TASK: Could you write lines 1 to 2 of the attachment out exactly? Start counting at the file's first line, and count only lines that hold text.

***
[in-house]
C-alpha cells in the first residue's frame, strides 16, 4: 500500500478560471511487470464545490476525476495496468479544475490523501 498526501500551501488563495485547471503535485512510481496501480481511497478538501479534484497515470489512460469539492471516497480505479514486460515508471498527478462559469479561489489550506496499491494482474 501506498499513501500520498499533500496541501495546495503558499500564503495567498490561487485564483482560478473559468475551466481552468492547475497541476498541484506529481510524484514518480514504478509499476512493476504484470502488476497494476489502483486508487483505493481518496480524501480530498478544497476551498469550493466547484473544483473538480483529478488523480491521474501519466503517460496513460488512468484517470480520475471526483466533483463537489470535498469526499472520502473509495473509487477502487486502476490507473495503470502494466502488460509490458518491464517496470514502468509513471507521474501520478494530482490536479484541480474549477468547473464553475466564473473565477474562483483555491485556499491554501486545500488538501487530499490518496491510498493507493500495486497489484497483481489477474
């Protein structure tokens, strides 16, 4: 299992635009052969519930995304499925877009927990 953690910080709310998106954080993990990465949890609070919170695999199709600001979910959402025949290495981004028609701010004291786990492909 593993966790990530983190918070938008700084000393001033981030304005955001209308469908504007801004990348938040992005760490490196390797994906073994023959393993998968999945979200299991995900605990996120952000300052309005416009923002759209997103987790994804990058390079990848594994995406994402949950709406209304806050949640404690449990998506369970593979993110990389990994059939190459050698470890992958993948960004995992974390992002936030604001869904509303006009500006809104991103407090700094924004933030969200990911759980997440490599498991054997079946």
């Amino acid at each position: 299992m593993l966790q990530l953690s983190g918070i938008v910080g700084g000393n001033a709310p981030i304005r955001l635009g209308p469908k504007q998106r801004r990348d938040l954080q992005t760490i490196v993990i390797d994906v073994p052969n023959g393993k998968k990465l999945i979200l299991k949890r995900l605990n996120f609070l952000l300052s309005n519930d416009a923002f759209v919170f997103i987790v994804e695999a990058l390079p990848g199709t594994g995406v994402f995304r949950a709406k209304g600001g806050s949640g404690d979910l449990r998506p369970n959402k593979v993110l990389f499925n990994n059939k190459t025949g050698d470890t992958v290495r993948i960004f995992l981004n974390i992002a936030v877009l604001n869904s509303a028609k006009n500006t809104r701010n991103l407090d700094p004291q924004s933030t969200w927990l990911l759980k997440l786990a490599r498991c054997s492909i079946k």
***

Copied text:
[in-house]
C-alpha cells in the first residue's frame, strides 16, 4: 500500500478560471511487470464545490476525476495496468479544475490523501 498526501500551501488563495485547471503535485512510481496501480481511497478538501479534484497515470489512460469539492471516497480505479514486460515508471498527478462559469479561489489550506496499491494482474 501506498499513501500520498499533500496541501495546495503558499500564503495567498490561487485564483482560478473559468475551466481552468492547475497541476498541484506529481510524484514518480514504478509499476512493476504484470502488476497494476489502483486508487483505493481518496480524501480530498478544497476551498469550493466547484473544483473538480483529478488523480491521474501519466503517460496513460488512468484517470480520475471526483466533483463537489470535498469526499472520502473509495473509487477502487486502476490507473495503470502494466502488460509490458518491464517496470514502468509513471507521474501520478494530482490536479484541480474549477468547473464553475466564473473565477474562483483555491485556499491554501486545500488538501487530499490518496491510498493507493500495486497489484497483481489477474